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Montage 350 is one of a number of well-specified edit controllers now selling for less than £200. Rick Maybury checks out this interesting looking newcomer from Bandridge



If you’re a regular reader and you’re getting a strange feeling of Deja-vu then may we put your mind at rest. You have seen this edit controller -- or at least something very much like it -- at least once before. The Bandridge Montage 350 and its very close relatives are manufactured by a rather prolific Far Eastern company called Datavideo. They’ve also been responsible for quite a few other post-production products over the years. We’ve got no problem with that, the more the merrier as far as we’re concerned. This particular device has a very good track record and is well worth a second look. It has also done much to revitalise the budget end of the edit controller market, which has been overshadowed of late by fancy top-end systems, and the inevitable growth in PC-based editing systems.


First the basics, starting with the price. The Montage 350 has a recommended selling price of £180, which is competitive with rival products like Thumb’s Up, and in the same ball-park as other Datavideo clones. The edit memory can store up to 190 scenes: that’s more than enough for even the most ambitious home video movie-maker. It will control camcorders fitted with Control L/LANC or Panasonic 5-pin/RMC edit terminals, and pretty well any VCR with an infra-red remote control system, giving it the widest possible appeal amongst owners of suitably-equipped camcorders.


Traditionally budget edit controllers have had few features, they were mostly designed for licking holiday footage into shape, and as such lacked any real flexibility. That’s certainly not the case with the Montage 350; the on-screen display system creates a fully-fledged edit decision list (EDL) where scene order, edit in and out points and transition (fade) can all be changed.  There’s a variable enhancer effect, for sharpening edges or masking the worst effects of excessive picture noise, plus a battery-powered memory back-up, which retains the EDL when the power is switched off. In fact the only omission of consequence is the facility to read timecodes, though it will display RCTC information, it uses linear time data to carry out the actual edits. In terms of accuracy that means it’s not going to set any new records, but it’s no slouch either and compares very well indeed with the best non-timecode controllers.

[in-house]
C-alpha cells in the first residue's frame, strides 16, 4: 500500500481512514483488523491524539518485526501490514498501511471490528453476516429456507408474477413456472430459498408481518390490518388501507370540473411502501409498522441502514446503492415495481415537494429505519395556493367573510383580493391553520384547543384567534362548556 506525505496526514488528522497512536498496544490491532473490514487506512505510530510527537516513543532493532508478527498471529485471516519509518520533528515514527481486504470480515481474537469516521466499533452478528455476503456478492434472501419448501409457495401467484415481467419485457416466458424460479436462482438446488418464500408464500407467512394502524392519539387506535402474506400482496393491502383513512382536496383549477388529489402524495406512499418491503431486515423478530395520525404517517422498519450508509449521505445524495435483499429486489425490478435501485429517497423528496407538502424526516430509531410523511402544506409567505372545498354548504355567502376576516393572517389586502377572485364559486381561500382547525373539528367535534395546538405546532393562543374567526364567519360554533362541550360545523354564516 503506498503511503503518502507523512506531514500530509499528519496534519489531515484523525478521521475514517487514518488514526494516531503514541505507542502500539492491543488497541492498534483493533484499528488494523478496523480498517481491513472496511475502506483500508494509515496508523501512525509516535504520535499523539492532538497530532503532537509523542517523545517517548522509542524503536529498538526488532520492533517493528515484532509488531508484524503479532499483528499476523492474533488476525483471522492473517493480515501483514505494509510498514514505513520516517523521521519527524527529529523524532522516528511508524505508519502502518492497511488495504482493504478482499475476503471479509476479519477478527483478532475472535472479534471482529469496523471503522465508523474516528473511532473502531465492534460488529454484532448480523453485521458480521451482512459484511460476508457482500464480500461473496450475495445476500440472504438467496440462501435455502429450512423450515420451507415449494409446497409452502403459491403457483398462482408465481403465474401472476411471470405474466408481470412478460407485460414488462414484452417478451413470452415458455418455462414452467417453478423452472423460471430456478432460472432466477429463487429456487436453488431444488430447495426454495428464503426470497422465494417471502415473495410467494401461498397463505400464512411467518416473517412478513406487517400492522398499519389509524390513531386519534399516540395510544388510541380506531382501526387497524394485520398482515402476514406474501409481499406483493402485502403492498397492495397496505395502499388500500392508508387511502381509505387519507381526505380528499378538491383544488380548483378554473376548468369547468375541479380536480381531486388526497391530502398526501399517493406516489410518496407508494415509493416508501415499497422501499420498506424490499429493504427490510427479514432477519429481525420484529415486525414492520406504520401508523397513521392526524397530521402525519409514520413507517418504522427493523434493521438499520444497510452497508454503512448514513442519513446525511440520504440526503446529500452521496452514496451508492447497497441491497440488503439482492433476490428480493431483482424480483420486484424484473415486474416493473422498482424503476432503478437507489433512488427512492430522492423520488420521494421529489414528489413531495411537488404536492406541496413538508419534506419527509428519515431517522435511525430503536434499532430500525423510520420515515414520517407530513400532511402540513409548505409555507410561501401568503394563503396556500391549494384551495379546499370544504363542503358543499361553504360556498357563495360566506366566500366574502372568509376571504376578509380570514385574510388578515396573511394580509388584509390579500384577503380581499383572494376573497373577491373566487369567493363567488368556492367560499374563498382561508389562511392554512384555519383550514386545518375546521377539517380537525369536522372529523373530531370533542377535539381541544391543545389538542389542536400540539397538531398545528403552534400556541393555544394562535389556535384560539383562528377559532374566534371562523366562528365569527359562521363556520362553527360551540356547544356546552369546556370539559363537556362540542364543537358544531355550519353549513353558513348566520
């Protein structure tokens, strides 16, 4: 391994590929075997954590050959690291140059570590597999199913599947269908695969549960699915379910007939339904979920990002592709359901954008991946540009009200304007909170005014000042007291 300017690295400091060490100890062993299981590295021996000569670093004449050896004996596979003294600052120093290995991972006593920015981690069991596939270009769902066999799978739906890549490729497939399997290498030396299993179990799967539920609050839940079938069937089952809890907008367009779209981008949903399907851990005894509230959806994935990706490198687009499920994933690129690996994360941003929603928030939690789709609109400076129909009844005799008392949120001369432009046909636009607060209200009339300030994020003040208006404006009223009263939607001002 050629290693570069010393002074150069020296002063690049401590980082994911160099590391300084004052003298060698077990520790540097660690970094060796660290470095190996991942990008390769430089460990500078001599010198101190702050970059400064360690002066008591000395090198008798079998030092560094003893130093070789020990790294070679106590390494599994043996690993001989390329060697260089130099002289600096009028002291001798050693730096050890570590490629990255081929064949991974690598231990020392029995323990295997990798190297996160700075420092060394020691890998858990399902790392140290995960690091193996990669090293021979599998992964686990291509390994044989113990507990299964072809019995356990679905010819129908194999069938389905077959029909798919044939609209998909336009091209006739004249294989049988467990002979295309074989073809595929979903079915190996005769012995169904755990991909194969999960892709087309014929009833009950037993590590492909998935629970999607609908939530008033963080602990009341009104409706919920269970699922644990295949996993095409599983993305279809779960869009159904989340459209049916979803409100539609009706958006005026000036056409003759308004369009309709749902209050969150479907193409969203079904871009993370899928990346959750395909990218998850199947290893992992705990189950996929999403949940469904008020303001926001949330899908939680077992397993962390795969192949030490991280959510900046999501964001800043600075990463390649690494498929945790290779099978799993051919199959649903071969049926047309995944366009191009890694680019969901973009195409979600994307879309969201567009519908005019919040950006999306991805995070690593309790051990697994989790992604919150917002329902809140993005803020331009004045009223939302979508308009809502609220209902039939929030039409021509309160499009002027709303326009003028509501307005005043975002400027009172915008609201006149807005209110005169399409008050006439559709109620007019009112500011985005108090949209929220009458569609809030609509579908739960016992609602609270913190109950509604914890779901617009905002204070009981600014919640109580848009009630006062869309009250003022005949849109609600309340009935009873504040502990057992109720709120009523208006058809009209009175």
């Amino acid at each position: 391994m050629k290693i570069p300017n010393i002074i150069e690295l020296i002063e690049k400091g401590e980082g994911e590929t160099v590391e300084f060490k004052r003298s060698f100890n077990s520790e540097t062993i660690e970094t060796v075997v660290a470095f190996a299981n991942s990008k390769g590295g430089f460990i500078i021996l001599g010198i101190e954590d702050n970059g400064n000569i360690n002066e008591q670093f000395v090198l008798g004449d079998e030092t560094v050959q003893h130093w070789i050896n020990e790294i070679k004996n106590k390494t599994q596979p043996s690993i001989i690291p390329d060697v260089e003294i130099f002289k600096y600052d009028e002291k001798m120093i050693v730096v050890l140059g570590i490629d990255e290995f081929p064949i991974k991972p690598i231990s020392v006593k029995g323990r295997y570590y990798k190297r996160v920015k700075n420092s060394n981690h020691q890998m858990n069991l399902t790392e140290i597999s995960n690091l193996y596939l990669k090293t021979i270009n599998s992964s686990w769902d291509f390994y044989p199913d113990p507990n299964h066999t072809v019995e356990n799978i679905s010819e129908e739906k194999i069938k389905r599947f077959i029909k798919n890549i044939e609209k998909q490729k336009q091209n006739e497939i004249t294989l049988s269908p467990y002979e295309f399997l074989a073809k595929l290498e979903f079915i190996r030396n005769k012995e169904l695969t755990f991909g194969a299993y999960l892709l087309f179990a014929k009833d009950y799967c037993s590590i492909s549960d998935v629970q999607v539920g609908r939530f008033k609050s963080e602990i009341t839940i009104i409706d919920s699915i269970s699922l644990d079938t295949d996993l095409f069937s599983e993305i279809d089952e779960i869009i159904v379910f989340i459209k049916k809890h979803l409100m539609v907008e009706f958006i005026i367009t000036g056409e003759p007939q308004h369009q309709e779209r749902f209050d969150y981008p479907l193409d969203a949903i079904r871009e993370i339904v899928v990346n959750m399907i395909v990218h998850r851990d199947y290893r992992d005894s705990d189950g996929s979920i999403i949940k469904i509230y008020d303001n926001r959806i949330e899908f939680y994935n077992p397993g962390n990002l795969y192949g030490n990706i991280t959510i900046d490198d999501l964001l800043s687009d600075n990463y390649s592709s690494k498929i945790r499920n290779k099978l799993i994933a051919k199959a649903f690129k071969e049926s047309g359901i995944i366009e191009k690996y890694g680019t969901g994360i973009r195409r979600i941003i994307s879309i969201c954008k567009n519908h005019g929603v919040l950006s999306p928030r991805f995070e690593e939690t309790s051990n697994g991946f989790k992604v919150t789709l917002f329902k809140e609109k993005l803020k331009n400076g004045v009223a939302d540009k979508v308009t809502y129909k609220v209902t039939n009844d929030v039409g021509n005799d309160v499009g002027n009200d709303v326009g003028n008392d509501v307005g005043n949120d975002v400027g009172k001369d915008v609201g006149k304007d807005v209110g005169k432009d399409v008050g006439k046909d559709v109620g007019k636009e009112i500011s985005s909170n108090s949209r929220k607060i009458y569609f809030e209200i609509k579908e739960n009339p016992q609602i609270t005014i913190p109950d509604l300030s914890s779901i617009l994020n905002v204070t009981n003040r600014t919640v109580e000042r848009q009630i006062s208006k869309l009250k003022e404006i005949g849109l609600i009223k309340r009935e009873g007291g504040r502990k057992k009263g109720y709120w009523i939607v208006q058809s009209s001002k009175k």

The design and layout have both been very well thought out. On the left side of the top panel are two large ‘In’ and ‘out’ buttons, for marking the beginning and end of each scene. Along the bottom there are the two sets of tape transport keys, for the source and record decks; above that are two rows of function buttons, and on the right side is a slider control for the enhancer. The on-screen display operates in the background most of the time, but holding down the ‘program’ button brings up the set-up menu, or the EDL. Moving around within the EDL is simply a question or pressing one of four cursor keys, and using the in and out buttons to alter individual settings.


All of the input and output sockets are on the back panel; video is handled by two phonos and a pair of S-Video sockets. Miniature and sub-miniature jack sockets are for the IR control wand and edit control lead to the camcorder, and a DC socket carries power from the plug-in mains power supply. A small compartment on the back panel hold two AA sized pen cells, for the memory back-up.


The initial set-up takes about five minutes, most of that time is spent teaching the 350’s IR control system how to operate the record VCR via an IR receptor, built into the top of the console. The on-screen display prompts the user to teach each function in turn, once they’re learnt the display shows ‘OK’. The use of a learning IR system, as opposed to controllers which have libraries of commands, means that it’s more likely to work with older or more obscure makes of VCR. Nevertheless there are bound to be a few awkward machines about, so as usual our advice is to check first, especially if you’re planning to use it with something out of the ordinary.